Many, (err, many, many) years ago, I left LAMDA with no particular idea of what I wanted to be when I grew up, so I scatter-gunned my empty CV at every theatre in London.
Somehow, this got me a job as a wardrobe assistant in an open air production of A Midsummer’s Night Dream, during which I nearly castrated Puck trying to repair his trousers in the dark. Later I was cautioned by the police for carrying a ten foot oar on the tube (it was a prop for a Gate production of The Odyssey for which I was an assistant stage manager), and my career as a casting assistant hit something of a wobble when I told an actor auditioning for Bernard Shaw’s The Devil’s Disciple at the National that he “looked like a Dick.” (In my defence, that’s the name of the character, but the poor guy was so taken aback by what seemed like a random insult that he forgot the speech he had prepared and his agent complained about me.)
Around then, a producer I knew asked me what I actually wanted to do for a career.
I didn’t really have an answer other than “work in theatre,” which I was doing, (even if what I was mostly doing was traumatising actors)… except that I did know deep down, but I thought it sounded a bit up myself so I couldn’t quite bring myself to say it out loud.
A few months later, however, I was stuck at home on my own as my then flatmate was on tour with a children’s show. There was nothing on TV and I was bored.
For some reason, I started idly thinking about the show I would like to watch. Then I started scribbling out the show I would like to watch. Sometime in the wee hours of the following morning, I had a (handwritten) pilot script and an outline of a first season.
It was bloody awful, but I was so taken with the high of making it up that I finally managed to say out loud what I really wanted to do: I wanted to be a screenwriter.
Within months, I was off to Canada to study Writing for Film and Television at the Vancouver Film School.
Returning to London, I froze when invited to pitch on the spot over the phone to Channel 4 so pretended I’d just seen a car crash and hung up. I sobbed to a then script-reader (who would go on to commission shows like Life on Mars and Broadchurch) about a breakup when I was supposed to be pitching scripts to her, and made up a series on the spot to a producer who dismissed all the ideas I had carefully prepared… and he bought it.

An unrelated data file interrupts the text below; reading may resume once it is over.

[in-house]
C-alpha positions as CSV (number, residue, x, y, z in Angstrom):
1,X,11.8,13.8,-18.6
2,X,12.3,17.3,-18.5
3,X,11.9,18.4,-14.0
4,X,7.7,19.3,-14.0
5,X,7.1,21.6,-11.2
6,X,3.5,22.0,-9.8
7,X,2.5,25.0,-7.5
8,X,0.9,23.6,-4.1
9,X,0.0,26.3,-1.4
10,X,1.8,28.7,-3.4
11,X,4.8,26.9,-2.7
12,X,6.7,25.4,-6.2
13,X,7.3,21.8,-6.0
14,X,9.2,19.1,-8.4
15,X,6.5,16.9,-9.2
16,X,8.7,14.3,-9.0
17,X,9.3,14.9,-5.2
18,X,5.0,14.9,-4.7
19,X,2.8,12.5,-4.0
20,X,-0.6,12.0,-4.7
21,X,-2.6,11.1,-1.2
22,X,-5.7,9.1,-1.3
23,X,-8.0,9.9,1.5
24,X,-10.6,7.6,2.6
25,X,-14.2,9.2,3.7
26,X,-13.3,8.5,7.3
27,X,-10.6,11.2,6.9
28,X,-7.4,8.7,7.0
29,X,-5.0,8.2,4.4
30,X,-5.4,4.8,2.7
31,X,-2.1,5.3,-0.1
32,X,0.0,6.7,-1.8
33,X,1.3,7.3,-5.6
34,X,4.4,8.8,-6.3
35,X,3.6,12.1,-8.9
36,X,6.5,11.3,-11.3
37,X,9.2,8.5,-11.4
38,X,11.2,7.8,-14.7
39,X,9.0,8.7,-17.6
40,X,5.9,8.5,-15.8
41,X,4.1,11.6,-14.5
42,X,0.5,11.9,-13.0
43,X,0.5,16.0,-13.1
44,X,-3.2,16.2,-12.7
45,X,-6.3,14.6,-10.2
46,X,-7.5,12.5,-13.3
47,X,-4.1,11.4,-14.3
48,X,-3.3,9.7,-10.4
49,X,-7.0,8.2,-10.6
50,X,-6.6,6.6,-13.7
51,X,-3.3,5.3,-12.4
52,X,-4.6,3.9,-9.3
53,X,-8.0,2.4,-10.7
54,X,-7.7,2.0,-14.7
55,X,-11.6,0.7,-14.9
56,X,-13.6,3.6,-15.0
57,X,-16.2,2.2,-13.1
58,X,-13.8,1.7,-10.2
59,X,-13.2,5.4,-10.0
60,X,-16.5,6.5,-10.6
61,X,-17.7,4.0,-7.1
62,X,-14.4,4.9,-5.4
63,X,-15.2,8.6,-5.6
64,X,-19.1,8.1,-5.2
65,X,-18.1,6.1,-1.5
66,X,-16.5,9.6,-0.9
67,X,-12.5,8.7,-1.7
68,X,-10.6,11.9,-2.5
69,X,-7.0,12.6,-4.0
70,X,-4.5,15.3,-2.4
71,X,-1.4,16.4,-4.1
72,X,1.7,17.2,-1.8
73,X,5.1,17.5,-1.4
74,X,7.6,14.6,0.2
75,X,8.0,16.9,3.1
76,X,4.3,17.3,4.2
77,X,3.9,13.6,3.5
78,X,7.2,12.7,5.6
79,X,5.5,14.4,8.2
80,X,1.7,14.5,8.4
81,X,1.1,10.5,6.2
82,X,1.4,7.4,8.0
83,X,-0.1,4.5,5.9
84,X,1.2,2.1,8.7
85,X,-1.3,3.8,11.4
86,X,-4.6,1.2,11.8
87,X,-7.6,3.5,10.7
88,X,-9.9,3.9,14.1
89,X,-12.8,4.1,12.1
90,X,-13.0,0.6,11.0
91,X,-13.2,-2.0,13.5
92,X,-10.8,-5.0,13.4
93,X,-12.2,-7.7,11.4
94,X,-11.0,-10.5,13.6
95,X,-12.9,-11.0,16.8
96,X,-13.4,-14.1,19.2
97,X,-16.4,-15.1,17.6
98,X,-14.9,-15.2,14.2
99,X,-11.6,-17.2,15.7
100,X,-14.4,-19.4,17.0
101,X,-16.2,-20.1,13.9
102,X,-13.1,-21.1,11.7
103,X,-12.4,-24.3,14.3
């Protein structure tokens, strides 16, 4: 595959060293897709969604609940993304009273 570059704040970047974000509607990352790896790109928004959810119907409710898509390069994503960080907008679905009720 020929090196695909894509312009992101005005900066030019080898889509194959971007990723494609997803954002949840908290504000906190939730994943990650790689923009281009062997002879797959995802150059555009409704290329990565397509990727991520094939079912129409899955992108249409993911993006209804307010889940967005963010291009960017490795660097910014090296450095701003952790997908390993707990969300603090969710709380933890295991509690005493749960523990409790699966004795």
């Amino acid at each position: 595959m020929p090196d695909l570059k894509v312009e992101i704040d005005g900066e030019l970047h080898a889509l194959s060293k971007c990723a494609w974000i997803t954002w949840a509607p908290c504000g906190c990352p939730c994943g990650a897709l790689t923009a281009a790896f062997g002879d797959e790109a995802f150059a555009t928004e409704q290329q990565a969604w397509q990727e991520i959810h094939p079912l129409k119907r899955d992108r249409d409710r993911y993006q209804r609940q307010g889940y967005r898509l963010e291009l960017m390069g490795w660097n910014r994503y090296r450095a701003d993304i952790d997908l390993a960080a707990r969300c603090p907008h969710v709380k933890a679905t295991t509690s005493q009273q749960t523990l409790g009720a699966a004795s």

I was on the writing team for Making Waves, a digital series developed for Nickelodeon, then was shortlisted for the BBC Writers’ Academy in 2010. Shortly afterwards I moved to Stockholm, where I was commissioned to write a pilot, Sånt är Livet for Swedish Television, wrote web series Darkness for Tre Vänner, and created web pilots RealTales: Södermalm for LittleBig Productions and Love Refugee (which I also directed) for Press2Play.
My thriller feature film Guilty was optioned by Formosa Films and is scheduled to shoot next winter, and I was just commissioned to write a new screenplay for the same producer. Last year I was commissioned to write a draft of Killers Fee by Red Sister in Stockholm.
This year, in addition to writing and releasing three books in my Glasgow thriller series Darkness, I was commissioned by Storytel to write an original audio series, The Stranger. It was recorded in June by a Golden Globe winning actress and will be released in thirty countries including Sweden, Denmark, Finland, Norway, Netherlands, Poland, Russia, Spain and India just before Christmas 2018.